(Reuters) – Pending sales of previously owned U.S. homes rebounded unexpectedly in July and new claims for jobless benefits fell last week, hopeful signs for the sputtering economic recovery.

The data on Thursday, including sturdy retailers sales last month, followed a report on Wednesday showing surprising strength in the manufacturing sector and suggested that investors’ fears of a double-dip recession may have been over done.

“These are further signs the economy is not slipping into a recession albeit growth still looks quite slow,” Zach Pandl, an economist at Nomura Securities International in New York.

The National Association of Realtors said its Pending Home Sales Index, based on contracts signed in July, increased 5.2 percent to 79.4 from June. Financial markets had expected the index, which leads existing home sales by a month or two, falling 1.0 percent.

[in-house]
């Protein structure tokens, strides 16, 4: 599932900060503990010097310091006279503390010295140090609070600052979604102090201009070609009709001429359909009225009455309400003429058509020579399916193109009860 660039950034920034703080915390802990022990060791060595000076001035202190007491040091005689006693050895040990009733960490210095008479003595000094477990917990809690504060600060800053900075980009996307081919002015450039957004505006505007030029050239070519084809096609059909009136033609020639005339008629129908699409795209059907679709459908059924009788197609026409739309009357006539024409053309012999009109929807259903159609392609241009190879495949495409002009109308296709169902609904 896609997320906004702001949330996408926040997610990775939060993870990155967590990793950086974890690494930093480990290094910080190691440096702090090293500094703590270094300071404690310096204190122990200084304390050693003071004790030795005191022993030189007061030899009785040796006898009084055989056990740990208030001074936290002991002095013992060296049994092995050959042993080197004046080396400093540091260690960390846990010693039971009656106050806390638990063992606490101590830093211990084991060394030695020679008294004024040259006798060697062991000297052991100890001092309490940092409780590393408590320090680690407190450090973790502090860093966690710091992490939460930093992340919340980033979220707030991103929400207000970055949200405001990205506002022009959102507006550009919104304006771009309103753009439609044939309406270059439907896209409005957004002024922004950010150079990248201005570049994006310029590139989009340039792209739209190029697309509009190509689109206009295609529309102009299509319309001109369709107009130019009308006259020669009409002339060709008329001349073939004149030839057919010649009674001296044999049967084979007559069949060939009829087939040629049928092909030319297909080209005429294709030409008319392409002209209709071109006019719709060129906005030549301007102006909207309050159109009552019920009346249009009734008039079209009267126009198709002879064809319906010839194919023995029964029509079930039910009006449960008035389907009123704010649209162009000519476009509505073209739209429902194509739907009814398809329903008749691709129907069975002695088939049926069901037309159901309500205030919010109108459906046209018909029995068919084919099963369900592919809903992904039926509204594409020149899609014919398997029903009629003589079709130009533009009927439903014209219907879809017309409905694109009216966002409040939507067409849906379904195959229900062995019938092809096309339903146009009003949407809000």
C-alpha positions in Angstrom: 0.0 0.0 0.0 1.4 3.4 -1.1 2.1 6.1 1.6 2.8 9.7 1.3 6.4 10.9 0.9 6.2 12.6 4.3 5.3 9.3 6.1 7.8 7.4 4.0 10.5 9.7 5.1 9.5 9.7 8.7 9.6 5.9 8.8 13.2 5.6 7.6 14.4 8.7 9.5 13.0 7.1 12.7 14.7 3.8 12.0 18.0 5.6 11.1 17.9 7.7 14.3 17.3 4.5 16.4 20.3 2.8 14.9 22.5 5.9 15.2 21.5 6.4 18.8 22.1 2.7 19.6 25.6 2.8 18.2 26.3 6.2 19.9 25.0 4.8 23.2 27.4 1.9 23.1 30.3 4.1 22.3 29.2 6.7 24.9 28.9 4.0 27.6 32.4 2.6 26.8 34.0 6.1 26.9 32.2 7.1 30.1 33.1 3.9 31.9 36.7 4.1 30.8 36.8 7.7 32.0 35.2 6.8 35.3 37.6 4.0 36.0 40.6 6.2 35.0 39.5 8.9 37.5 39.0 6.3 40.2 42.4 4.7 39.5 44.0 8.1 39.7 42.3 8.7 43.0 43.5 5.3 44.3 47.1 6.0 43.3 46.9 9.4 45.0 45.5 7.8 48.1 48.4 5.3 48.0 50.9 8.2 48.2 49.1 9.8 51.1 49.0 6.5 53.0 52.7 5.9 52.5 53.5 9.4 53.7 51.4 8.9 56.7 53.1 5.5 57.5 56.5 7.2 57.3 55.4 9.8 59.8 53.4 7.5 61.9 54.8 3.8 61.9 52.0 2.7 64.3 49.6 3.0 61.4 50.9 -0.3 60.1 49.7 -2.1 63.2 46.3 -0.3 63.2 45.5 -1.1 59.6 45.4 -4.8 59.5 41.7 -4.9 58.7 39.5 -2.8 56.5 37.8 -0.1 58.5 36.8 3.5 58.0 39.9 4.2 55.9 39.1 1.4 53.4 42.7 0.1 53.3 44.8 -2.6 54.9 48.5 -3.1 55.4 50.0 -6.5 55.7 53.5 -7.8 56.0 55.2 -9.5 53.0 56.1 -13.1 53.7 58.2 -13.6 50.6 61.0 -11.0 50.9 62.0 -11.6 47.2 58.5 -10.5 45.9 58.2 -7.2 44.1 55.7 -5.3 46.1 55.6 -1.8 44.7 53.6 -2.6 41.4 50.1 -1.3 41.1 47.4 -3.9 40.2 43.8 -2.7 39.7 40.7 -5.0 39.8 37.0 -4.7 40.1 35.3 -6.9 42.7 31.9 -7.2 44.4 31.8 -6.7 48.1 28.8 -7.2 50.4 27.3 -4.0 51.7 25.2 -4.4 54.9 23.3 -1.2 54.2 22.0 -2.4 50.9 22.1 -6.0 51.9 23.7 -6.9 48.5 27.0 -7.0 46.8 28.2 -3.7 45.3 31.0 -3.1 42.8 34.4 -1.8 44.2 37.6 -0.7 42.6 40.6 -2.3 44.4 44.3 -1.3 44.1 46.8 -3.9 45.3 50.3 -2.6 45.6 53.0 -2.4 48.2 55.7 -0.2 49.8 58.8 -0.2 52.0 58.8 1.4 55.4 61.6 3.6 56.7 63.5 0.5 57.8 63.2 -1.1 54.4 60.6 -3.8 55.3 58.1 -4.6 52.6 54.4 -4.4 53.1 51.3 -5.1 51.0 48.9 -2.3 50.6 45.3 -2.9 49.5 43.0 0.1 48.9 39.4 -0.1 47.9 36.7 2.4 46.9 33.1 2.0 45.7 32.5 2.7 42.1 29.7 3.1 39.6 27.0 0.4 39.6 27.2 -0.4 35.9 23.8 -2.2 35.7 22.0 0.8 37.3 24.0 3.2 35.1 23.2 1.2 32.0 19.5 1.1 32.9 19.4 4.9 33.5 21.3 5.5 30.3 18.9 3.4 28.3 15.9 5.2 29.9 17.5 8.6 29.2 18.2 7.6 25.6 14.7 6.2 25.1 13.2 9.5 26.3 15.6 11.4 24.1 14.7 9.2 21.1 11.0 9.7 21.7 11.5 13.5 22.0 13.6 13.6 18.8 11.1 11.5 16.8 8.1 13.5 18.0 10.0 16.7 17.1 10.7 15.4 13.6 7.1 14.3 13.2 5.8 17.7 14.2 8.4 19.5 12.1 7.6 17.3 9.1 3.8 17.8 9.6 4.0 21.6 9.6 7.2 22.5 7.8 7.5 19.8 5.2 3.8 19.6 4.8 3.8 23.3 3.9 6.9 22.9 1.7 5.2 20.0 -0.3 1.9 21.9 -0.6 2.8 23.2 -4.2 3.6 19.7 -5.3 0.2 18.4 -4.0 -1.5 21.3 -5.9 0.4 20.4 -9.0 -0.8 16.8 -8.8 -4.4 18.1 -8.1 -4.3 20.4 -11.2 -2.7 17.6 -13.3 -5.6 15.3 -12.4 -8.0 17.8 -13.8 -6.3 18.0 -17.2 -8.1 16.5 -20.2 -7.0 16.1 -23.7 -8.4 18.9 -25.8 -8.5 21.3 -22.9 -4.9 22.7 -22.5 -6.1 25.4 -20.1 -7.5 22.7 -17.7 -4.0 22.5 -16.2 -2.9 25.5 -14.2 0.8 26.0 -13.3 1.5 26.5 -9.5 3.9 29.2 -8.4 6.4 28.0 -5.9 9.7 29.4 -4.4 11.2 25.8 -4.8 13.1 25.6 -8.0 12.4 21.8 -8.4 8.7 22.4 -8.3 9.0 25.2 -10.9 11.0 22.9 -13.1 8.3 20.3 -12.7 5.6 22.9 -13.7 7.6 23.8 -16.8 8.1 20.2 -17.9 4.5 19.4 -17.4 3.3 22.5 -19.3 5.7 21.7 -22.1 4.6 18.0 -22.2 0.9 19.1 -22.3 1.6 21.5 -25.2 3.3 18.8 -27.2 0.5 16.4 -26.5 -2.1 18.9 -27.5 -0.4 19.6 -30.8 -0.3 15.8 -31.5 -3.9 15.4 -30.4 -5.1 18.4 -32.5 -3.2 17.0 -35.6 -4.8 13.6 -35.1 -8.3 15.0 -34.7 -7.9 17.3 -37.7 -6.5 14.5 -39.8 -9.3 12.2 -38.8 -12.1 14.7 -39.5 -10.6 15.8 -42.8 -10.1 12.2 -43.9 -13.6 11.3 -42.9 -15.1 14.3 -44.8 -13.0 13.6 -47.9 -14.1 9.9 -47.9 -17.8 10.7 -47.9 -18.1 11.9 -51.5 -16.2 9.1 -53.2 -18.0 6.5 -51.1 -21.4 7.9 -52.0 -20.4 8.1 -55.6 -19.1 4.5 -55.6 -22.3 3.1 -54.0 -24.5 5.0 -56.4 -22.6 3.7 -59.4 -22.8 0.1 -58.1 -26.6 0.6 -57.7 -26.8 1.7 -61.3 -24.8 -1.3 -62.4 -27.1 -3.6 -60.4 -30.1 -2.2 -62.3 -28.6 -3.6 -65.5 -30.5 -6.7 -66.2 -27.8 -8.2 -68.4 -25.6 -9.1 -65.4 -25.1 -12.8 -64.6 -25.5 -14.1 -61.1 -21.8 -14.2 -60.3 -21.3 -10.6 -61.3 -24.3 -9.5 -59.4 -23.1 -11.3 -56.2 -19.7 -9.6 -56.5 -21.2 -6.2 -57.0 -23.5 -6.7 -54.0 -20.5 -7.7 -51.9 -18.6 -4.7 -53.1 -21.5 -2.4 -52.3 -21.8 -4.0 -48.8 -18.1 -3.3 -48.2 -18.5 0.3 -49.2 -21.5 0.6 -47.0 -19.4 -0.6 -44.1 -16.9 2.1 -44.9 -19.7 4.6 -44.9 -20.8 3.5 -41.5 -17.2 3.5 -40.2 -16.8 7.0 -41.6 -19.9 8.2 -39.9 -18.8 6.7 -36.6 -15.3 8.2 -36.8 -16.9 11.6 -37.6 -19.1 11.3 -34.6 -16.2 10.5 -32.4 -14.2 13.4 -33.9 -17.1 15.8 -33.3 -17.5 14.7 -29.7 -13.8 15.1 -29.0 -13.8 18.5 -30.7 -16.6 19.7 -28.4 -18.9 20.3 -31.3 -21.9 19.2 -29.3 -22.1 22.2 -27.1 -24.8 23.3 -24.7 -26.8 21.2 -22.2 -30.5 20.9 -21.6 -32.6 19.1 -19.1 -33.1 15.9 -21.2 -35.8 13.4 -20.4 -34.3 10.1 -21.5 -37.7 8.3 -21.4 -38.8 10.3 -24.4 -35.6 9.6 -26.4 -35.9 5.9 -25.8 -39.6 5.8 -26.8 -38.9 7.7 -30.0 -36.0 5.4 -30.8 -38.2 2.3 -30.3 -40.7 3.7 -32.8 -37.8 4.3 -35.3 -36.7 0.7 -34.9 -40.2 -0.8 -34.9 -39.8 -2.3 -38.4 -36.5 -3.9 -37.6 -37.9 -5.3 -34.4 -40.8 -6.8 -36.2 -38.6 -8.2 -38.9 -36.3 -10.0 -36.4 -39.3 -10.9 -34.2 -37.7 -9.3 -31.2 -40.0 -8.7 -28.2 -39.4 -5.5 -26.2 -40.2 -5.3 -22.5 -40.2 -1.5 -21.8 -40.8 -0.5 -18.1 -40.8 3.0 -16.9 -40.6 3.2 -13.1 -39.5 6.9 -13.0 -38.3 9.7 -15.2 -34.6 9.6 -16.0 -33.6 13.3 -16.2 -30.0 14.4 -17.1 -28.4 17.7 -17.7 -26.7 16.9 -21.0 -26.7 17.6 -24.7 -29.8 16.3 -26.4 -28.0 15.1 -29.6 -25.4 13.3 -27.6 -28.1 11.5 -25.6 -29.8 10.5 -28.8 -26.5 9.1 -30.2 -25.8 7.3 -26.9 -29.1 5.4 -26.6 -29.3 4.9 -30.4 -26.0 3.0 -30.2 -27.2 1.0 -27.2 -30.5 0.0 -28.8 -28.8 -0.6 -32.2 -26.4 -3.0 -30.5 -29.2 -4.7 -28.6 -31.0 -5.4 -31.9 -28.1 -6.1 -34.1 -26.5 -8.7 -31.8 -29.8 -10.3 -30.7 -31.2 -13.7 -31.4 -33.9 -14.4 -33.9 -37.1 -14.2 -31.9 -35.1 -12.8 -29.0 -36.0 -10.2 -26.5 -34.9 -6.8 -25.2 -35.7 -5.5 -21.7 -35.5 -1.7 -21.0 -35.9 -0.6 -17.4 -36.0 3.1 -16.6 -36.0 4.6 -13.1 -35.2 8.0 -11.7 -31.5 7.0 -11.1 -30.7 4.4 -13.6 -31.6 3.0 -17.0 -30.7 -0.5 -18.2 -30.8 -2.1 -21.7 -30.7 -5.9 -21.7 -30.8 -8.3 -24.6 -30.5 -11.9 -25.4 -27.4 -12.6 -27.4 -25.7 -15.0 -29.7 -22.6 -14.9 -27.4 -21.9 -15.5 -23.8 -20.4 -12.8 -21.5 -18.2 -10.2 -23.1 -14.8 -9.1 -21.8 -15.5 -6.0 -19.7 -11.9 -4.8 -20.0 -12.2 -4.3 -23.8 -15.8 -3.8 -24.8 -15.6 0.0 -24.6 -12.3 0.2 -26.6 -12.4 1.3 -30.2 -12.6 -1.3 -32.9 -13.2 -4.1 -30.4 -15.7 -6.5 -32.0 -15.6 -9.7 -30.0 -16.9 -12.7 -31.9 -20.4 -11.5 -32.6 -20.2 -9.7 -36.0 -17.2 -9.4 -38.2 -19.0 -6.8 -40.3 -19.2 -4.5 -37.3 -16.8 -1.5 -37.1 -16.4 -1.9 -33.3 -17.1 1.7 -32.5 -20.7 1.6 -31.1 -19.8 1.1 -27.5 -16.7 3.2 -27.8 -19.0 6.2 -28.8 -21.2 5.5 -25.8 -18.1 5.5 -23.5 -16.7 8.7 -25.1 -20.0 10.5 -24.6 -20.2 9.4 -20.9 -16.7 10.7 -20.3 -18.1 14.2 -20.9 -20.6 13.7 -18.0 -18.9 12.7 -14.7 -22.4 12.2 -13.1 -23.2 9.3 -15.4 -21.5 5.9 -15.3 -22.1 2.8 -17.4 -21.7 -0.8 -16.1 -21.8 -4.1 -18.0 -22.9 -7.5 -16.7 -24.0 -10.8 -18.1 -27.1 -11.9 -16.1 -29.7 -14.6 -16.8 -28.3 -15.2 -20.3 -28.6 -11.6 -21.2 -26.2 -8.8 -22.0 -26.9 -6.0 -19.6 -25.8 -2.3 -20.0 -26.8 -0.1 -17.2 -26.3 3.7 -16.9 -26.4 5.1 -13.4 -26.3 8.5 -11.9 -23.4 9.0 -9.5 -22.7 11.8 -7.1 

Home sales have fallen sharply following the end in April of a popular tax credit for home buyers and the surprise gain in July raised hope the decline was close to a bottom.

A report from the Labor Department showed initial claims for state unemployment benefits dropped for a second straight week, slipping 6,000 to 472,000, below market expectations for 475,000.

Stocks on Wall Street rose on the data, building on a big jump on Wednesday. U.S. government debt yields rose and the dollar was slightly weaker against major currencies.

Sentiment was also lifted as U.S. retailers posted better-than-expected sales in August as consumers sought out bargains during the key back-to-school selling season.